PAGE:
I was diagnosed in 2010 at 19 years old (just before turning 20). I was recovering from major reconstructive hip surgery (as a result of hip dysplasia) and due to immobility from the surgery (being unable to weight bear through my leg), my quad muscles atrophied. This led to spontaneous kneecap dislocations every day. I also struggled with near fainting episodes during that time frame as well. Ultimately, my surgeons referred me to genetics due to the spontaneous kneecap dislocations as well as my past history of gymnastics injuries. I was diagnosed based on clinical examination with hypermobile EDS; however, it is now suspected that I have classical EDS (cEDS). 

How do you manage dislocations and EDS?
EDS: First and foremost, physical therapy. I have been in physical therapy for the last 10+ years. The treatment plan and techniques used depend on the particular area we are working on. The goals, as stated above, are to increase strength and stability, improve proprioception, and manage muscular imbalances and dislocations/subluxations. I also utilize braces/splints to provide additional support, and use mobility aids regularly (wheelchair and/or crutches). Though there is no perfect solution and surgery is not a cure, sometimes we reach a point where my quality of life and function with a particular joint is severely impacted and surgery is the best option.
Dislocations: For me, the first step in managing a dislocation is to reduce it (or relocate the joint back to its "normal" position). Sometimes this is easy, and other times it just does not seem to go back in correctly. Depending on the severity of the joint dislocation, I either do nothing (after it is relocated), or I brace/splint/immobilize the joint until the surrounding soft tissue has a chance to settle down. Occasionally I require assistance from my PT to address muscular imbalances that occur as a result of a dislocation/subluxation.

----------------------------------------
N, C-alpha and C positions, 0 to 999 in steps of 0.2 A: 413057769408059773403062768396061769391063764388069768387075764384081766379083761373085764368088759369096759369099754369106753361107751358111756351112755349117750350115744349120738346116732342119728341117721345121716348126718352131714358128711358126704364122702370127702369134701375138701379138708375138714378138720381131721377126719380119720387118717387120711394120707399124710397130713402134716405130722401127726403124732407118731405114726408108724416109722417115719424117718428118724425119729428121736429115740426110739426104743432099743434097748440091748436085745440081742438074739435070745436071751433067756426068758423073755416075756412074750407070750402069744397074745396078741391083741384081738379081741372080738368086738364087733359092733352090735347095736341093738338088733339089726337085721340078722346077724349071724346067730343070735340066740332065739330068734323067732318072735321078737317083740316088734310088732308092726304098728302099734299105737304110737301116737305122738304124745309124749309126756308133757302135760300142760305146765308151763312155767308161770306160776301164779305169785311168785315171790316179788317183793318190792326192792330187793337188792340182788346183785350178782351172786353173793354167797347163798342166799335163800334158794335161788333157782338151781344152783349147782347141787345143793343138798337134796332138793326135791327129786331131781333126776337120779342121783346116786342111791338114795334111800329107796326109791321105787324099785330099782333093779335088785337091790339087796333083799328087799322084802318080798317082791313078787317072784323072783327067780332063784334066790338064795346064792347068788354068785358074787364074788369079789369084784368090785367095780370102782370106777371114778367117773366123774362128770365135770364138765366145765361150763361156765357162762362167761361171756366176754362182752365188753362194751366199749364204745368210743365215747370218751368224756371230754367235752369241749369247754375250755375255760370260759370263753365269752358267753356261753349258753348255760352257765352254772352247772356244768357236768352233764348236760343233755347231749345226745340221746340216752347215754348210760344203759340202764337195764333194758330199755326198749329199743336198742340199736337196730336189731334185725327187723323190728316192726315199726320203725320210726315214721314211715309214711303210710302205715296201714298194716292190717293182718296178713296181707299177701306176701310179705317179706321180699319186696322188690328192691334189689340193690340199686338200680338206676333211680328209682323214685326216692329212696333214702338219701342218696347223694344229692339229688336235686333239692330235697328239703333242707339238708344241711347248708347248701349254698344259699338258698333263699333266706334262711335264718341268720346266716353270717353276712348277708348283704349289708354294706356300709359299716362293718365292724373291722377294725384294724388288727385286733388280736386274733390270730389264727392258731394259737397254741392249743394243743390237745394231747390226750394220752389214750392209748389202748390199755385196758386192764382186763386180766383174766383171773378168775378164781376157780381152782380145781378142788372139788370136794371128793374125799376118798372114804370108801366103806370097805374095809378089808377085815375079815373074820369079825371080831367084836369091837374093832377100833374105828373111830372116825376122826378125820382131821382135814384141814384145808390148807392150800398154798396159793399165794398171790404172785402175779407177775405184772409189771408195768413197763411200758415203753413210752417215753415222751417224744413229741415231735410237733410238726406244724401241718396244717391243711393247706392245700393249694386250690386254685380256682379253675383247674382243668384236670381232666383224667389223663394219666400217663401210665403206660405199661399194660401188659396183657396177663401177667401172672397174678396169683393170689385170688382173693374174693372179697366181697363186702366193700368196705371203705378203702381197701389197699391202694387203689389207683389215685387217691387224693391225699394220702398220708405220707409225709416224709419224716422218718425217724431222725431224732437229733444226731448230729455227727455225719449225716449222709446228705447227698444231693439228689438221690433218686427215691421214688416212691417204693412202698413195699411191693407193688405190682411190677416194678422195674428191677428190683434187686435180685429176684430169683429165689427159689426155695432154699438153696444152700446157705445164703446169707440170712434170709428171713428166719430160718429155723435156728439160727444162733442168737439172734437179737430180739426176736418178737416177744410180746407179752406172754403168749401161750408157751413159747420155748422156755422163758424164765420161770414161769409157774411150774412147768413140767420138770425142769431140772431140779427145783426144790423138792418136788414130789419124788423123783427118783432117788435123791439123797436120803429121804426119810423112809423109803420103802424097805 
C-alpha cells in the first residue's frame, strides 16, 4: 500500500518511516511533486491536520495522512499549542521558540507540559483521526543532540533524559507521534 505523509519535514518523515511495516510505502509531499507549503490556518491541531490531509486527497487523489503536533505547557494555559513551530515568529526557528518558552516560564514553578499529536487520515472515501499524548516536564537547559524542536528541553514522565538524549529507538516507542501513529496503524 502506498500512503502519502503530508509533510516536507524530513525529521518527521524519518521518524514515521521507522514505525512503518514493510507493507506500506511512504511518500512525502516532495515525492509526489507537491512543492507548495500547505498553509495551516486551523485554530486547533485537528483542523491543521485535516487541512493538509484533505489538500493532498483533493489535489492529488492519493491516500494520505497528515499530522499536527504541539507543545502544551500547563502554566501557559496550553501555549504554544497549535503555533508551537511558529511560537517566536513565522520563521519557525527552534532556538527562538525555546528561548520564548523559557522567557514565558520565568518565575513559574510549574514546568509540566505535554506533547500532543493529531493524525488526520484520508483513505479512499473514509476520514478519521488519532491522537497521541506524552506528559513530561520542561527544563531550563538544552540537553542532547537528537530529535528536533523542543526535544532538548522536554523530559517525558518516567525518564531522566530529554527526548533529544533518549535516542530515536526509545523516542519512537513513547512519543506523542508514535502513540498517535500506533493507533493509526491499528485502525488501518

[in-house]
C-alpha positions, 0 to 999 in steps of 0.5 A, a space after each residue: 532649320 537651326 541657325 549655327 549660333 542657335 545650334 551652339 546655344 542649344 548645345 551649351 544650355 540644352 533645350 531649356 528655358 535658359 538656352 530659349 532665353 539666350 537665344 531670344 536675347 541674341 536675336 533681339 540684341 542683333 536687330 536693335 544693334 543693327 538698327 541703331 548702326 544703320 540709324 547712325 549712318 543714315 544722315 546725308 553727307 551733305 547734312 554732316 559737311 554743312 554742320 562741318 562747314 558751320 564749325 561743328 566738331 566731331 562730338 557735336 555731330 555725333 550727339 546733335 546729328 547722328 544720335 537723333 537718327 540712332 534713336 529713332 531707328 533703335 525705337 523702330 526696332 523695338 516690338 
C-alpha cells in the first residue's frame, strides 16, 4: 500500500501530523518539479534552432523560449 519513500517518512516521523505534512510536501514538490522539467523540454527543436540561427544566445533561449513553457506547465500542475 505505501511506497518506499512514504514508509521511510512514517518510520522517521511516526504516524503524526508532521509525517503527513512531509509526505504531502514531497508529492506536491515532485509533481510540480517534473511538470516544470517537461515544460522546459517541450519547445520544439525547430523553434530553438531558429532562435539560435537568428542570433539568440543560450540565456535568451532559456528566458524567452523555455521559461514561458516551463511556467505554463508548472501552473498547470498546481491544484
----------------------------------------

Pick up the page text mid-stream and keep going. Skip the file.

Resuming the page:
How will EDS affect you in the future?
It is difficult to predict how EDS will affect my future as both EDS and chronic illness are truly unpredictable. I can't predict what my body is going to do 10 minutes from now, so how can I predict my future? With that said, EDS can be progressive. It has been for me. I have watched my health decline over the last 4-5 years and I have not been able to regain any sense of stability. So while I would welcome any improvement, realistically, with a chronic and progressive disorder, it is unlikely that my health improves significantly. This reality is stressful and overwhelming at times because it makes planning my future even more challenging. I want to be able to support myself and be independent. I want to be able to contribute to society in a meaningful way. Unfortunately, with no ability to plan, I do not know what my future will hold.

What is one thing you want someone without EDS to know about EDS or how it impacts your life?
In a perfect world, friends and family (and the general public) would understand everything. But that’s unrealistic. I think the ONE thing I want someone without EDS to know about EDS/how it impacts my life is that it's lifelong. EDS is a genetic condition. I was born with it. It is chronic and progressive. It is not going away. I won’t wake up tomorrow and be better. Surgery isn’t a cure. Physical therapy isn’t a cure. Bracing and splinting is really just a band-aid. There is no medication that will fix this. There is NO cure. The concept of chronic and progressive illnesses seems to baffle people. They really struggle with the idea that there are health conditions that exist without a starting point and an end.